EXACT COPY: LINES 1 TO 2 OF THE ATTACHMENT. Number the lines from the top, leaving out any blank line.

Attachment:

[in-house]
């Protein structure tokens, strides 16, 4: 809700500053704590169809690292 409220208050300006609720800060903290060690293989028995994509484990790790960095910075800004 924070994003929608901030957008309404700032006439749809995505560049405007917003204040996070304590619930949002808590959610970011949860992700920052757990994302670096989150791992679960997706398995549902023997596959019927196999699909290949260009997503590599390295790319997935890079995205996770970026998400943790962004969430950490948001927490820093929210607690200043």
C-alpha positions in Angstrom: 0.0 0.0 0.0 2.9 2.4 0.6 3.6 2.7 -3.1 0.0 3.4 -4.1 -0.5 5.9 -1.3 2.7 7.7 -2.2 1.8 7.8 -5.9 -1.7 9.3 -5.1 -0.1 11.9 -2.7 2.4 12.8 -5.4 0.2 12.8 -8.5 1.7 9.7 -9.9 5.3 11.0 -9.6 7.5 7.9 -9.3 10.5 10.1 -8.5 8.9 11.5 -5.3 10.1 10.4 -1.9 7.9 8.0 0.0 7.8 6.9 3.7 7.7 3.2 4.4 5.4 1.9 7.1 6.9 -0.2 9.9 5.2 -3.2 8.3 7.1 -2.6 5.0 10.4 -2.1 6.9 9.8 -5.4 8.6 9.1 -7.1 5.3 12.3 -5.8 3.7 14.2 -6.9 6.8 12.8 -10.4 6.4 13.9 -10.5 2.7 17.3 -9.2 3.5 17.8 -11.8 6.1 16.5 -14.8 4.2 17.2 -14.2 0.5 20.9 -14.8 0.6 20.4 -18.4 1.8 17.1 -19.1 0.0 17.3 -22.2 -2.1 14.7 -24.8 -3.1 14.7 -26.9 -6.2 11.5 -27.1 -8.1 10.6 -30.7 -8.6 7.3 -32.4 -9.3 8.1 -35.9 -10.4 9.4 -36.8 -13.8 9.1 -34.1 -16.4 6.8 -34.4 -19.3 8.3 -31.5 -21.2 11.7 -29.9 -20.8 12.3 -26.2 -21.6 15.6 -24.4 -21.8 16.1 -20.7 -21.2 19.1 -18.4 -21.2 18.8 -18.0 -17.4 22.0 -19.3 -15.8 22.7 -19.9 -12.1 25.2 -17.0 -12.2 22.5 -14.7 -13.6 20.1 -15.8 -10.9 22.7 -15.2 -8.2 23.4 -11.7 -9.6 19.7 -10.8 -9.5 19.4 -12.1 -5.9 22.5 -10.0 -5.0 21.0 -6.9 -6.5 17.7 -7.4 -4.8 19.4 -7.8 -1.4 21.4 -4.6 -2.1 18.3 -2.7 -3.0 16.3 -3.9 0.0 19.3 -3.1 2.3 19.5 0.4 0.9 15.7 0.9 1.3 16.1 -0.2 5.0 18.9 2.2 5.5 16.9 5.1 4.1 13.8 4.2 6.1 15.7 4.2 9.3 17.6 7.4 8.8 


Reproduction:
[in-house]
């Protein structure tokens, strides 16, 4: 809700500053704590169809690292 409220208050300006609720800060903290060690293989028995994509484990790790960095910075800004 924070994003929608901030957008309404700032006439749809995505560049405007917003204040996070304590619930949002808590959610970011949860992700920052757990994302670096989150791992679960997706398995549902023997596959019927196999699909290949260009997503590599390295790319997935890079995205996770970026998400943790962004969430950490948001927490820093929210607690200043």